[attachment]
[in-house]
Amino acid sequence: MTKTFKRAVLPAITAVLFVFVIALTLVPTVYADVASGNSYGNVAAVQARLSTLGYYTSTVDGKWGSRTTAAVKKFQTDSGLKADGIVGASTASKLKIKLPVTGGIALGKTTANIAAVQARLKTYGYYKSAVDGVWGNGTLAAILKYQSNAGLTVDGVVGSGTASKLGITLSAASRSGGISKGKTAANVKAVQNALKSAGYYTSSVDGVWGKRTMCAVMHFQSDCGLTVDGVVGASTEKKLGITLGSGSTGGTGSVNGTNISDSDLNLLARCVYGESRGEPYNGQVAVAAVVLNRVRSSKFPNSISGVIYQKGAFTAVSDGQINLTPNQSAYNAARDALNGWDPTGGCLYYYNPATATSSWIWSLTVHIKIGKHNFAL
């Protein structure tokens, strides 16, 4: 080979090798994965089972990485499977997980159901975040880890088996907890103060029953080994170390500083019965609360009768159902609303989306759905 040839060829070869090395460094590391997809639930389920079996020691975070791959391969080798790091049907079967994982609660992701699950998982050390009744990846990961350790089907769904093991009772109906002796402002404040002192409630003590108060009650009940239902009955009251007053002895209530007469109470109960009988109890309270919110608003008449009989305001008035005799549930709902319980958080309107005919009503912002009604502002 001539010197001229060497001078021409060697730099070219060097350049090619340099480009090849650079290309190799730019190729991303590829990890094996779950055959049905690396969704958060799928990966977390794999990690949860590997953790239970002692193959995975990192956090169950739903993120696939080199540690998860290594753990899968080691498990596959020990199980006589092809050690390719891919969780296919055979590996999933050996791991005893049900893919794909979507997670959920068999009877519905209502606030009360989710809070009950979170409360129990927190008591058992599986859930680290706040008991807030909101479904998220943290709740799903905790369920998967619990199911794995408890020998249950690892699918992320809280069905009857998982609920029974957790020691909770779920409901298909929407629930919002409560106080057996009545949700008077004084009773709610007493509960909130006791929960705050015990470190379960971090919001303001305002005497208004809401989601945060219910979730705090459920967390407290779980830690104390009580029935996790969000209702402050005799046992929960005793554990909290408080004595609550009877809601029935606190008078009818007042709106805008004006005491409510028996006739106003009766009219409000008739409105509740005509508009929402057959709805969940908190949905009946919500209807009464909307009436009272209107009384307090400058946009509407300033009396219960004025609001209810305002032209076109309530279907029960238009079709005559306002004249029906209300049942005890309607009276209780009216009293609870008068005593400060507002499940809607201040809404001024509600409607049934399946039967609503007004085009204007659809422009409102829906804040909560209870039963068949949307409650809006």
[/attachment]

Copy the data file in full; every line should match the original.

[in-house]
Amino acid sequence: MTKTFKRAVLPAITAVLFVFVIALTLVPTVYADVASGNSYGNVAAVQARLSTLGYYTSTVDGKWGSRTTAAVKKFQTDSGLKADGIVGASTASKLKIKLPVTGGIALGKTTANIAAVQARLKTYGYYKSAVDGVWGNGTLAAILKYQSNAGLTVDGVVGSGTASKLGITLSAASRSGGISKGKTAANVKAVQNALKSAGYYTSSVDGVWGKRTMCAVMHFQSDCGLTVDGVVGASTEKKLGITLGSGSTGGTGSVNGTNISDSDLNLLARCVYGESRGEPYNGQVAVAAVVLNRVRSSKFPNSISGVIYQKGAFTAVSDGQINLTPNQSAYNAARDALNGWDPTGGCLYYYNPATATSSWIWSLTVHIKIGKHNFAL
């Protein structure tokens, strides 16, 4: 080979090798994965089972990485499977997980159901975040880890088996907890103060029953080994170390500083019965609360009768159902609303989306759905 040839060829070869090395460094590391997809639930389920079996020691975070791959391969080798790091049907079967994982609660992701699950998982050390009744990846990961350790089907769904093991009772109906002796402002404040002192409630003590108060009650009940239902009955009251007053002895209530007469109470109960009988109890309270919110608003008449009989305001008035005799549930709902319980958080309107005919009503912002009604502002 001539010197001229060497001078021409060697730099070219060097350049090619340099480009090849650079290309190799730019190729991303590829990890094996779950055959049905690396969704958060799928990966977390794999990690949860590997953790239970002692193959995975990192956090169950739903993120696939080199540690998860290594753990899968080691498990596959020990199980006589092809050690390719891919969780296919055979590996999933050996791991005893049900893919794909979507997670959920068999009877519905209502606030009360989710809070009950979170409360129990927190008591058992599986859930680290706040008991807030909101479904998220943290709740799903905790369920998967619990199911794995408890020998249950690892699918992320809280069905009857998982609920029974957790020691909770779920409901298909929407629930919002409560106080057996009545949700008077004084009773709610007493509960909130006791929960705050015990470190379960971090919001303001305002005497208004809401989601945060219910979730705090459920967390407290779980830690104390009580029935996790969000209702402050005799046992929960005793554990909290408080004595609550009877809601029935606190008078009818007042709106805008004006005491409510028996006739106003009766009219409000008739409105509740005509508009929402057959709805969940908190949905009946919500209807009464909307009436009272209107009384307090400058946009509407300033009396219960004025609001209810305002032209076109309530279907029960238009079709005559306002004249029906209300049942005890309607009276209780009216009293609870008068005593400060507002499940809607201040809404001024509600409607049934399946039967609503007004085009204007659809422009409102829906804040909560209870039963068949949307409650809006």